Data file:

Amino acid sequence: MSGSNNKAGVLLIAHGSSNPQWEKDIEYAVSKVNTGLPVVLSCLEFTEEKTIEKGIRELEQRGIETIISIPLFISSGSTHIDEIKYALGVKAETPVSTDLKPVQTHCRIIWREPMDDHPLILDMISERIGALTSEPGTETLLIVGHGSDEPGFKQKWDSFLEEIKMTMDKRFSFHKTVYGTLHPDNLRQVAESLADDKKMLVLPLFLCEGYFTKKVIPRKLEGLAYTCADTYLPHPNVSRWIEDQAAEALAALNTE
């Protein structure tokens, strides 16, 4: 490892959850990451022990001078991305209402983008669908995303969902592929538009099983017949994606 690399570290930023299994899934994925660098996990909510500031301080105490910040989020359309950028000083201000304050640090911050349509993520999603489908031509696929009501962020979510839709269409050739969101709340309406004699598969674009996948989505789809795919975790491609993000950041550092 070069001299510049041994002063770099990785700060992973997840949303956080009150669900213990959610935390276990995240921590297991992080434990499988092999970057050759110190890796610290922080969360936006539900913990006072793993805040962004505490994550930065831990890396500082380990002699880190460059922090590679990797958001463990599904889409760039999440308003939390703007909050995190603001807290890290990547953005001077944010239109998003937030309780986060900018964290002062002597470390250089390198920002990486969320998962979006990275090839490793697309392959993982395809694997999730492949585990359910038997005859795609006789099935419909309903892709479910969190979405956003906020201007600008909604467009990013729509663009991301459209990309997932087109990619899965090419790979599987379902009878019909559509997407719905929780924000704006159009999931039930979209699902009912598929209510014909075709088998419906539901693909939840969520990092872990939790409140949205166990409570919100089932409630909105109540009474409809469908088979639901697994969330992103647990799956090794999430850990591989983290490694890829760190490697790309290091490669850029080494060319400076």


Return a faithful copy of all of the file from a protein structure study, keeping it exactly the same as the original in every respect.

Amino acid sequence: MSGSNNKAGVLLIAHGSSNPQWEKDIEYAVSKVNTGLPVVLSCLEFTEEKTIEKGIRELEQRGIETIISIPLFISSGSTHIDEIKYALGVKAETPVSTDLKPVQTHCRIIWREPMDDHPLILDMISERIGALTSEPGTETLLIVGHGSDEPGFKQKWDSFLEEIKMTMDKRFSFHKTVYGTLHPDNLRQVAESLADDKKMLVLPLFLCEGYFTKKVIPRKLEGLAYTCADTYLPHPNVSRWIEDQAAEALAALNTE
């Protein structure tokens, strides 16, 4: 490892959850990451022990001078991305209402983008669908995303969902592929538009099983017949994606 690399570290930023299994899934994925660098996990909510500031301080105490910040989020359309950028000083201000304050640090911050349509993520999603489908031509696929009501962020979510839709269409050739969101709340309406004699598969674009996948989505789809795919975790491609993000950041550092 070069001299510049041994002063770099990785700060992973997840949303956080009150669900213990959610935390276990995240921590297991992080434990499988092999970057050759110190890796610290922080969360936006539900913990006072793993805040962004505490994550930065831990890396500082380990002699880190460059922090590679990797958001463990599904889409760039999440308003939390703007909050995190603001807290890290990547953005001077944010239109998003937030309780986060900018964290002062002597470390250089390198920002990486969320998962979006990275090839490793697309392959993982395809694997999730492949585990359910038997005859795609006789099935419909309903892709479910969190979405956003906020201007600008909604467009990013729509663009991301459209990309997932087109990619899965090419790979599987379902009878019909559509997407719905929780924000704006159009999931039930979209699902009912598929209510014909075709088998419906539901693909939840969520990092872990939790409140949205166990409570919100089932409630909105109540009474409809469908088979639901697994969330992103647990799956090794999430850990591989983290490694890829760190490697790309290091490669850029080494060319400076």